• Zembal-Saul and her colleagues (2000) describe the importance of engaging preservice elementary teachers in multiple cycles of planning, teaching, and reflection, over the course of a year. The preservice teachers who participated in the program emphasizing elementary science teaching improved in how they organized instruction around important scientific ideas (a challenge we identified for elementary teachers, who tended instead to focus on activities) and came to recognize the importance of accounting for their learners as they planned instruction p634
  • Field experiences also help preservice teachers to overcome certain challenges [p635]
Supportive Induction and Professional Development Programs
  • action research
  • collegial relationships
  • educative curriculum materials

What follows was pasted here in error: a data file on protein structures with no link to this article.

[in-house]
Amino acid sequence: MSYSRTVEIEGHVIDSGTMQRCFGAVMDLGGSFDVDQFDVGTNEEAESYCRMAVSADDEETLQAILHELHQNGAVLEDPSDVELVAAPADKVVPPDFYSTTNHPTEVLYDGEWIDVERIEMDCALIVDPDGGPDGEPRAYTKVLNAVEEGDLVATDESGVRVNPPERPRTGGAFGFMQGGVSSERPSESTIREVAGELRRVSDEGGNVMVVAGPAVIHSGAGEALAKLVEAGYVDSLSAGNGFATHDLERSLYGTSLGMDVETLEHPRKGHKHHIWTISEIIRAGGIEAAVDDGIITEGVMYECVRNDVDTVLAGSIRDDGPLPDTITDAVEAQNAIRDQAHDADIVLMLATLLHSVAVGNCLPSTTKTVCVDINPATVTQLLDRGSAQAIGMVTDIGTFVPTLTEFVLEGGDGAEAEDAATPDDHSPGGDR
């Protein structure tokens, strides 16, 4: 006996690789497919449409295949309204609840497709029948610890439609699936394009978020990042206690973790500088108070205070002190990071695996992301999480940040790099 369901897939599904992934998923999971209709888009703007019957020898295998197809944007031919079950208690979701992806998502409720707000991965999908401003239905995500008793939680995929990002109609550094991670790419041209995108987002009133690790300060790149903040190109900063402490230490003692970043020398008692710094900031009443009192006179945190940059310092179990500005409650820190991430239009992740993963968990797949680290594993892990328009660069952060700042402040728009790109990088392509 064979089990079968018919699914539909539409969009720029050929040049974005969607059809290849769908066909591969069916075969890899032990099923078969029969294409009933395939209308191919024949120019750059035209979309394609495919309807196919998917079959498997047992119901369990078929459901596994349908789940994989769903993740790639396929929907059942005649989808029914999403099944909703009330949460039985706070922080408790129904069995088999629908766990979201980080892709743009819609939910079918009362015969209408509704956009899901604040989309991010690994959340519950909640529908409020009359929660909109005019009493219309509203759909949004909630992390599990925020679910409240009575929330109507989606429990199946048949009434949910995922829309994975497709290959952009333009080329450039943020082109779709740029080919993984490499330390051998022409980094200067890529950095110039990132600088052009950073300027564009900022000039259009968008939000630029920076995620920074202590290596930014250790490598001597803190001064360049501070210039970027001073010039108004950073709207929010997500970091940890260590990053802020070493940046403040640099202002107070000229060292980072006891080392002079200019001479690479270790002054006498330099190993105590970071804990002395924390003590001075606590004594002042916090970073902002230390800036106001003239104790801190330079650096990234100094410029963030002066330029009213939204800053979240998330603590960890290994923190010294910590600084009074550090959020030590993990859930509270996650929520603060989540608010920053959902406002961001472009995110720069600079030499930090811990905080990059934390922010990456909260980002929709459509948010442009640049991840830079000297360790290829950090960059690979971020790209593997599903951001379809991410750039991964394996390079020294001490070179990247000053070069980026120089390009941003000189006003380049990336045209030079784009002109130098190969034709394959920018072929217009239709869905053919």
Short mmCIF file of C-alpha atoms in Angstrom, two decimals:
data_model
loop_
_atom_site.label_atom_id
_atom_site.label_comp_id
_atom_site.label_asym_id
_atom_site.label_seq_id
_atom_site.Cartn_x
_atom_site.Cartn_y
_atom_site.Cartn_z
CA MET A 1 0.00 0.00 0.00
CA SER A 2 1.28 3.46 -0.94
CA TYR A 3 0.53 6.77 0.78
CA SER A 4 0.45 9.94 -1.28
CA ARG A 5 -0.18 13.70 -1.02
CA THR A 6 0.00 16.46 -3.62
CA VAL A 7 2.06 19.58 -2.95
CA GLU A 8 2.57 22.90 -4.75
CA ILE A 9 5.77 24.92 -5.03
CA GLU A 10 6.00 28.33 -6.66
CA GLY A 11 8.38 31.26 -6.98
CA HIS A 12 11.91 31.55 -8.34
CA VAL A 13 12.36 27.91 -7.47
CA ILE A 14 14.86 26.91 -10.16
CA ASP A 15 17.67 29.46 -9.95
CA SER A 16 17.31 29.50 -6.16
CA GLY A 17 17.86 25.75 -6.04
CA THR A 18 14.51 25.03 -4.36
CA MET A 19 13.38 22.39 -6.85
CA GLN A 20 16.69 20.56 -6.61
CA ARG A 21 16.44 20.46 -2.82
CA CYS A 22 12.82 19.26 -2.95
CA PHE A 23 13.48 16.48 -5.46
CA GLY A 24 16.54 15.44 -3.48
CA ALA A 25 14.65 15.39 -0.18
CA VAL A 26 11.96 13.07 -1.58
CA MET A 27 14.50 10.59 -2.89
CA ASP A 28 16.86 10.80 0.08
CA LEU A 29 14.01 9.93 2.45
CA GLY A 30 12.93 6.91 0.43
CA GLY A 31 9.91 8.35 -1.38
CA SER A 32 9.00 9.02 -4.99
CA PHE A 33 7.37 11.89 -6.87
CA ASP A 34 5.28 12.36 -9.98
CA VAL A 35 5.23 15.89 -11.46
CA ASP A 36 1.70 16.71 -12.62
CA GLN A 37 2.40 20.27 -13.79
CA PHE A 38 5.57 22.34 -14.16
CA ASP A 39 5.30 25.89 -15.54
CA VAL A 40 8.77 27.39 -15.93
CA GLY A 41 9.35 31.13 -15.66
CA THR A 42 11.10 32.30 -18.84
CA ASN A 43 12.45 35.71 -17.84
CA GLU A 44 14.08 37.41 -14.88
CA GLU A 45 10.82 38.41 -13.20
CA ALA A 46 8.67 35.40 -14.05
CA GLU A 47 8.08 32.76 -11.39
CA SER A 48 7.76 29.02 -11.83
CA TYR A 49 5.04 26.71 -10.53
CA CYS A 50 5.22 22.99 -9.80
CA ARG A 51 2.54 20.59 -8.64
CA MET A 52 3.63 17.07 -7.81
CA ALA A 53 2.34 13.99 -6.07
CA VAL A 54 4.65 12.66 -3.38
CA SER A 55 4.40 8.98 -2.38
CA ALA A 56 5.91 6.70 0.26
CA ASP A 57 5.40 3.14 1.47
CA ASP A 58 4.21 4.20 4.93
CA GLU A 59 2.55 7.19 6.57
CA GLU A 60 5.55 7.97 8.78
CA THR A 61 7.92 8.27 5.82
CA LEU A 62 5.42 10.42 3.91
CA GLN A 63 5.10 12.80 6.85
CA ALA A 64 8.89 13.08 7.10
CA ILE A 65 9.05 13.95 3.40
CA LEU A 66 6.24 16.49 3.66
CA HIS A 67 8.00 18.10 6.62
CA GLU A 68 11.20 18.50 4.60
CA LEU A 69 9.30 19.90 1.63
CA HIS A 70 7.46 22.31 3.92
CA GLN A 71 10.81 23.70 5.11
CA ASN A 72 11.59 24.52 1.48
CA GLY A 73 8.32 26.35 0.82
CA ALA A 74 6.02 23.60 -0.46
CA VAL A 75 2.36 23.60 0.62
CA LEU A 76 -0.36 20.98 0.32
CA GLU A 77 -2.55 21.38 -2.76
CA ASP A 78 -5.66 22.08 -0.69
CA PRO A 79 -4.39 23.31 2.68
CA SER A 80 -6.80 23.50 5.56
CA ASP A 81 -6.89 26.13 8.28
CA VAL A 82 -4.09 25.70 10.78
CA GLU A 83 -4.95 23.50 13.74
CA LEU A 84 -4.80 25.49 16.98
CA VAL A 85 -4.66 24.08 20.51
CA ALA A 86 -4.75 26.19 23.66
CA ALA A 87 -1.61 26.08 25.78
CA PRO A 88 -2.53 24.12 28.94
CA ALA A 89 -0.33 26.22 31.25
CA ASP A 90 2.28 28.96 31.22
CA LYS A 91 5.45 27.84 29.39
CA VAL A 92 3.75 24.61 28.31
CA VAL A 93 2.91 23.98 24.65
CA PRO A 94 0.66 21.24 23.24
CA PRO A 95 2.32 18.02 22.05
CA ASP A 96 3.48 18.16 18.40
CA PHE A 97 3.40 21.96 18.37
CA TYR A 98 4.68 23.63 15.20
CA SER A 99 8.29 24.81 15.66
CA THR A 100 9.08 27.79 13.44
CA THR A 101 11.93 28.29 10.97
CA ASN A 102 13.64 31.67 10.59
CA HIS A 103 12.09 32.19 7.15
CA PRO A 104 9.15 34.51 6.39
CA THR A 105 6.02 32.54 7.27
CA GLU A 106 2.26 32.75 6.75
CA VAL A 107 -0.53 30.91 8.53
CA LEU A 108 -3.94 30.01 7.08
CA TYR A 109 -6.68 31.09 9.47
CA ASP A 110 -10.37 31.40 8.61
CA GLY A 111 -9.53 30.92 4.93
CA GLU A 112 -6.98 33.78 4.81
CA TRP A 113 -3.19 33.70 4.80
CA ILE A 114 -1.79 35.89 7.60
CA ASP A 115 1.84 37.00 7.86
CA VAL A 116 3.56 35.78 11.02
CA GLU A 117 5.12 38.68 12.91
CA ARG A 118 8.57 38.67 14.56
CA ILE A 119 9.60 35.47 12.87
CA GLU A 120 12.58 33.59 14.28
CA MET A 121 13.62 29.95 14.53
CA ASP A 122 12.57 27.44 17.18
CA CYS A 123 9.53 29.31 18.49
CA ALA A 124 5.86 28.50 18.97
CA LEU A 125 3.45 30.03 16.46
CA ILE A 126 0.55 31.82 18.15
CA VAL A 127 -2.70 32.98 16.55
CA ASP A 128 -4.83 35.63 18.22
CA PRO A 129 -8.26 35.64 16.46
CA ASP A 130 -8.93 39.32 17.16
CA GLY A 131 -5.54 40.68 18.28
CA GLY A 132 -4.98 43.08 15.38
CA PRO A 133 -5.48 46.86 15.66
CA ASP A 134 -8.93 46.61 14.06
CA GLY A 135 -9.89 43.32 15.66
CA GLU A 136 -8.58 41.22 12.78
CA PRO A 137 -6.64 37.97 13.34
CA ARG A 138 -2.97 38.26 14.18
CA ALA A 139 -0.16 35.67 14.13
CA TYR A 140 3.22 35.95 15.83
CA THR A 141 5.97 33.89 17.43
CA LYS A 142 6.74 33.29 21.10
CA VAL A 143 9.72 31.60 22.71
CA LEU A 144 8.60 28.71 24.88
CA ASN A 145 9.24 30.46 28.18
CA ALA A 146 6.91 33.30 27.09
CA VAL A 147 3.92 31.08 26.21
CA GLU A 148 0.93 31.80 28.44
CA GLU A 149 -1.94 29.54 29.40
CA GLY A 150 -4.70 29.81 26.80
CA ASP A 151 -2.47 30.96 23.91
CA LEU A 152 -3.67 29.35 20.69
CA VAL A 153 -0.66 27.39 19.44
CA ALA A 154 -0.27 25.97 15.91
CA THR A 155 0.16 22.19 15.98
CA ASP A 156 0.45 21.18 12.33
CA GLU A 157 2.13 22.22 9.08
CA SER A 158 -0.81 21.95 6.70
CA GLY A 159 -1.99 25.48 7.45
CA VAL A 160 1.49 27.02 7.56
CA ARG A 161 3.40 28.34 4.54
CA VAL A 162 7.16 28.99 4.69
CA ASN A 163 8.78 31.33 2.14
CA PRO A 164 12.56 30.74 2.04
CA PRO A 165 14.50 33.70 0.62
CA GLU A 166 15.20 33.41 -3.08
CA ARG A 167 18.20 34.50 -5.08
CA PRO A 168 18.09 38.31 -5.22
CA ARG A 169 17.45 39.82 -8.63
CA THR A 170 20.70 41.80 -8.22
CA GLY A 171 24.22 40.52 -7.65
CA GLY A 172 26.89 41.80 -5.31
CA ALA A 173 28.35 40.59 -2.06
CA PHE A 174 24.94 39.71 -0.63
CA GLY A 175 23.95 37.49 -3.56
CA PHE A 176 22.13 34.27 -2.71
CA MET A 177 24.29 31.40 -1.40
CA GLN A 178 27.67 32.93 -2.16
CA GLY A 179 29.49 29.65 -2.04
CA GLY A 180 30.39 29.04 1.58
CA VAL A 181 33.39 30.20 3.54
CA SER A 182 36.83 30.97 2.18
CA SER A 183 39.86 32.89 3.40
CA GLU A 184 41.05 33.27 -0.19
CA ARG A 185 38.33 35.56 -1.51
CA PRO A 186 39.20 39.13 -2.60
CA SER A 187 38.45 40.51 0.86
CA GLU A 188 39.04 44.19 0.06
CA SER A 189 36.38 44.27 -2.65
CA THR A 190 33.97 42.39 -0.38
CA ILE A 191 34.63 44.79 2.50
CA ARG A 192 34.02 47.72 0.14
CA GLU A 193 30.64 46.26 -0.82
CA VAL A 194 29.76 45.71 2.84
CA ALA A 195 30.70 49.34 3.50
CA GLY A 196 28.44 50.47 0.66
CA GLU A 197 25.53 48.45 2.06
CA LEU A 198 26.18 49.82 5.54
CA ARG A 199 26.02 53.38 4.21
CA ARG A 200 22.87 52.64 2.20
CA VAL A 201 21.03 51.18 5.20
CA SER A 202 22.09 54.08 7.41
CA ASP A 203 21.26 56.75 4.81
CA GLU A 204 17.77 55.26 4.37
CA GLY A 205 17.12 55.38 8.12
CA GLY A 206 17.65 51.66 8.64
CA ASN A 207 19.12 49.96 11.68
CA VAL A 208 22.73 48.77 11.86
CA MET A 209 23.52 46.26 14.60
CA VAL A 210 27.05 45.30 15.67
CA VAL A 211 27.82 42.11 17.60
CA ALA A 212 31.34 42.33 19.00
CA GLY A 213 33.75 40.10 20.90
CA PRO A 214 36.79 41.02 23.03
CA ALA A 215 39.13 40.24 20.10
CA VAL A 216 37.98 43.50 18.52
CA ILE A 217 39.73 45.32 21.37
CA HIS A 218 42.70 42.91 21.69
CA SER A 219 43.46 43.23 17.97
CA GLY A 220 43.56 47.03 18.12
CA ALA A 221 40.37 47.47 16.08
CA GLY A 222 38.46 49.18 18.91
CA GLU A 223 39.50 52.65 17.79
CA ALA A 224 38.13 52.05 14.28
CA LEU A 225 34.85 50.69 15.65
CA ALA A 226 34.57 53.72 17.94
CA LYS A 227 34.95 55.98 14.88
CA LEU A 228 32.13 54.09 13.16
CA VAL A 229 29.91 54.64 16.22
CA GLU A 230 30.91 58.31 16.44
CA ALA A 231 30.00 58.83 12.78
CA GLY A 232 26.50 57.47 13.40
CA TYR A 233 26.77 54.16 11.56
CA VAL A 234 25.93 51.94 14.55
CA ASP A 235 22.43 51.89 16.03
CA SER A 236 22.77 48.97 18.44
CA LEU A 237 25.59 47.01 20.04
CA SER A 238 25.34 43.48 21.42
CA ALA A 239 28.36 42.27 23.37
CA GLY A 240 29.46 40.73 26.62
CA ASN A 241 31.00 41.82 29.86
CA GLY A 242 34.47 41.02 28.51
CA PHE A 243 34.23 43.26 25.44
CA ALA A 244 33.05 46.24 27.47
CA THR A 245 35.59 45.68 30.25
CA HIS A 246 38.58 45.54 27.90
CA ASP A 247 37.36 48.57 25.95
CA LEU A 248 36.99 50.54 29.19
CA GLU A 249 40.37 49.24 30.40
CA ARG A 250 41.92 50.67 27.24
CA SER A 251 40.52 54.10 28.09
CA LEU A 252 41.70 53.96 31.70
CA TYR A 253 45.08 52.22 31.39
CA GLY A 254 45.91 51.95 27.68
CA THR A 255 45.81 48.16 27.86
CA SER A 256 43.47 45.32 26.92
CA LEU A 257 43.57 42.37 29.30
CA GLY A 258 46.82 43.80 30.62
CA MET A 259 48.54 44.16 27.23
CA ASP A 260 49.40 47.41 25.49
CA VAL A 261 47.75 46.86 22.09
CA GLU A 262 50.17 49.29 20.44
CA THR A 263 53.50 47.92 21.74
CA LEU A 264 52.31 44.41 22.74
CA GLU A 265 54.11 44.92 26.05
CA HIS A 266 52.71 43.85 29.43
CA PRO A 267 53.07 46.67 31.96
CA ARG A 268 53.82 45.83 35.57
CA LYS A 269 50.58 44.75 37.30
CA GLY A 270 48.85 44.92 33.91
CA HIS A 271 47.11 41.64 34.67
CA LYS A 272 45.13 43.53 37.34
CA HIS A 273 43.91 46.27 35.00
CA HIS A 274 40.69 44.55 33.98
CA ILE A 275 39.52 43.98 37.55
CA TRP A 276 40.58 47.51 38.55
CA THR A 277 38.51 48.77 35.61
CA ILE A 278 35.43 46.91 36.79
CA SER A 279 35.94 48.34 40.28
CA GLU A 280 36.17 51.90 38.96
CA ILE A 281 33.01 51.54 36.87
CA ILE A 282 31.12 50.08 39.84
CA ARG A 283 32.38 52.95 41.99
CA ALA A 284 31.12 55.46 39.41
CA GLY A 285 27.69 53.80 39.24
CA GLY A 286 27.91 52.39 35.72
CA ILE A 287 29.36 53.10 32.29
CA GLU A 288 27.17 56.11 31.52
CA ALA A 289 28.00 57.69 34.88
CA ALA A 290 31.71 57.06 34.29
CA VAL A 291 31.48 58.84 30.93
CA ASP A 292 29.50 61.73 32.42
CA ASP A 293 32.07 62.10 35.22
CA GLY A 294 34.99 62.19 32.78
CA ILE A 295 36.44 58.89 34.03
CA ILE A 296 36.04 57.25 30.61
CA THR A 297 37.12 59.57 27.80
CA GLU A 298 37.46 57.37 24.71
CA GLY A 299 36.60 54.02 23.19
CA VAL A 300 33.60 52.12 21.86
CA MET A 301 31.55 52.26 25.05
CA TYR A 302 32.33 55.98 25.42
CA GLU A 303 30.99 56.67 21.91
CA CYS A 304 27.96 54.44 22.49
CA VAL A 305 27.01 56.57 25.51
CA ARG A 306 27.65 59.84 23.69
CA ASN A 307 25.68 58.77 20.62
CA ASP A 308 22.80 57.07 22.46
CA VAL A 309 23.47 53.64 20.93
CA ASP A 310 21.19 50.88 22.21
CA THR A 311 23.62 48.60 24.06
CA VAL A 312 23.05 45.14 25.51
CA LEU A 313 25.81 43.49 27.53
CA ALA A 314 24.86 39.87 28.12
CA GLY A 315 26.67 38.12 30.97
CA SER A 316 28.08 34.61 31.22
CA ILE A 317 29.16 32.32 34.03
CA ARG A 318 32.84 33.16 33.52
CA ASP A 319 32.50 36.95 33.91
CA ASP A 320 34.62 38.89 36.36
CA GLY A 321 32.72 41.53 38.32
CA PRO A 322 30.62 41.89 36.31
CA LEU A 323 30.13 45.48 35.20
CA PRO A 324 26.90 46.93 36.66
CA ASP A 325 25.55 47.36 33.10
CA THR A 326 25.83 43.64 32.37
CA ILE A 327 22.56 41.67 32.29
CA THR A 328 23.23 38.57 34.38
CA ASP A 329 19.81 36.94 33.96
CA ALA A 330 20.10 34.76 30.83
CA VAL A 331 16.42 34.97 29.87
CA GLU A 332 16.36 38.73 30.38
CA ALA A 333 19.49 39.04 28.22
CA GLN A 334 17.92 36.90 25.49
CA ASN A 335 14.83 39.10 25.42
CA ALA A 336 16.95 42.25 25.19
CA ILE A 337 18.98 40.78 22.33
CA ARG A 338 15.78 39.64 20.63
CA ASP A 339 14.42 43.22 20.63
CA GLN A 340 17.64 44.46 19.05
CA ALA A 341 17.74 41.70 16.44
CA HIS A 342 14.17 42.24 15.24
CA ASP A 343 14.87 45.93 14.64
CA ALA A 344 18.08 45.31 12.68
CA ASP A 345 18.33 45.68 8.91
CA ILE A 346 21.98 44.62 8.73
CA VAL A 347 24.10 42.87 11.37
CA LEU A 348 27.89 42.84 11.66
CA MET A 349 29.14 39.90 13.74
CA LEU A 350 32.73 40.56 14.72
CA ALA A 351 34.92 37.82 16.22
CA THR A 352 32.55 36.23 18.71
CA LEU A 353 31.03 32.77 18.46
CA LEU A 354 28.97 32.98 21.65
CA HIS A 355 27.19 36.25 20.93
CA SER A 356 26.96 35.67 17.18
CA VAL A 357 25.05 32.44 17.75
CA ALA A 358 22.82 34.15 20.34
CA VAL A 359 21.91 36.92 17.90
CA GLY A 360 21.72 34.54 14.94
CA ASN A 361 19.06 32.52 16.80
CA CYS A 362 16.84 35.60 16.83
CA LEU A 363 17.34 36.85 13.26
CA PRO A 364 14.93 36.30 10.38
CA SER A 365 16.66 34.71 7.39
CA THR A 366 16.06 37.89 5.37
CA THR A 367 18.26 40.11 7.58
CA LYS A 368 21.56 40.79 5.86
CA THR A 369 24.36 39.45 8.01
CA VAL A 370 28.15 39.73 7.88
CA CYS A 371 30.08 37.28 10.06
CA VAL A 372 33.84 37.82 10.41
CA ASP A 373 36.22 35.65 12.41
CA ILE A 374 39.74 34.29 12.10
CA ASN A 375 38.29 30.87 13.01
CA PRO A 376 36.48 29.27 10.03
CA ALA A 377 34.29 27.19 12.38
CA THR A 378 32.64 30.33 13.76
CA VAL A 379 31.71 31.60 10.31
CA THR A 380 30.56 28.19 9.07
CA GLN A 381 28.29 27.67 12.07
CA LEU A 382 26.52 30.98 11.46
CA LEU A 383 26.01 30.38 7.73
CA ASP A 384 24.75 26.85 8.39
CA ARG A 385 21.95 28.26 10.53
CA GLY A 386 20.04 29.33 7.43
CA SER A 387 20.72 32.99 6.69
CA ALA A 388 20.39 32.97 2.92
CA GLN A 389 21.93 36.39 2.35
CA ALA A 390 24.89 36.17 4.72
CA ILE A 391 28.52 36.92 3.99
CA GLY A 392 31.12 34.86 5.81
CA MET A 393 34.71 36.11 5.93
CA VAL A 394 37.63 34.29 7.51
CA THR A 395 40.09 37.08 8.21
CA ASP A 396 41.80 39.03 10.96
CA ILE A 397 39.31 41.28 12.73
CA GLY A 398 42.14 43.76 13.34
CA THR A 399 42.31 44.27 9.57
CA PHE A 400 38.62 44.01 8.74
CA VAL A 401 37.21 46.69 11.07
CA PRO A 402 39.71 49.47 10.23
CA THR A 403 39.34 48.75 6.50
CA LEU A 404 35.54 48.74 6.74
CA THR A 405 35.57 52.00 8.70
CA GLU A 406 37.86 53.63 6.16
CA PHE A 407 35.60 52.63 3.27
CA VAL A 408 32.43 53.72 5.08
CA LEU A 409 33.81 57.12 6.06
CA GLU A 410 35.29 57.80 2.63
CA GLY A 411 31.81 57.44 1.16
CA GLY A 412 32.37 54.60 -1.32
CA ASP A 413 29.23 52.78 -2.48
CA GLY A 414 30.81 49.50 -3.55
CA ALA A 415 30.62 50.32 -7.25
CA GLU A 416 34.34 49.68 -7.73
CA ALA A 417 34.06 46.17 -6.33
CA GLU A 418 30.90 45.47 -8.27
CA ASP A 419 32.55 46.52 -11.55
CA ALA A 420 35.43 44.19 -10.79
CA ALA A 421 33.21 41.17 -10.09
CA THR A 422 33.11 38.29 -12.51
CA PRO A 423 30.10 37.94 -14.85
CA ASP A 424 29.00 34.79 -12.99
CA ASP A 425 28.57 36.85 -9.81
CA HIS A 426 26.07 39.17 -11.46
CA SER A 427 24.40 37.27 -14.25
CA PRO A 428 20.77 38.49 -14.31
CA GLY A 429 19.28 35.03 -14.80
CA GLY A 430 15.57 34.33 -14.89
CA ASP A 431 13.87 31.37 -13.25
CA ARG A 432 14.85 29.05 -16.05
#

p624 "In sum, new teachers face many challenges with regard to using effective instructional approaches, including lacking relevant subject matter knowledge, not knowing how to enact their instructional ideas, and being resistant to certain innovative practices. With support, though, teachers can begin to move along a positive trajectory."

p626 "One study provides a counterpoint to this general trend, though it focuses on only a single teacher (Abell & Roth, 1994). This preservice elementary teacher developed effective coping strategies while taking her science methods course. She infused additional science into an otherwise limited science curriculum and inspired the other teachers in her school to use cooperative learning experiences. Her personal attributes and the features of her student teaching context helped her to take risks in her environment."

Abell, S. K., & Roth, M. (1994). Constructing science teaching in the elementary school: The socialization of a science enthusiast student teacher. Journal of Research in Science Teaching, 31(1), 77–90.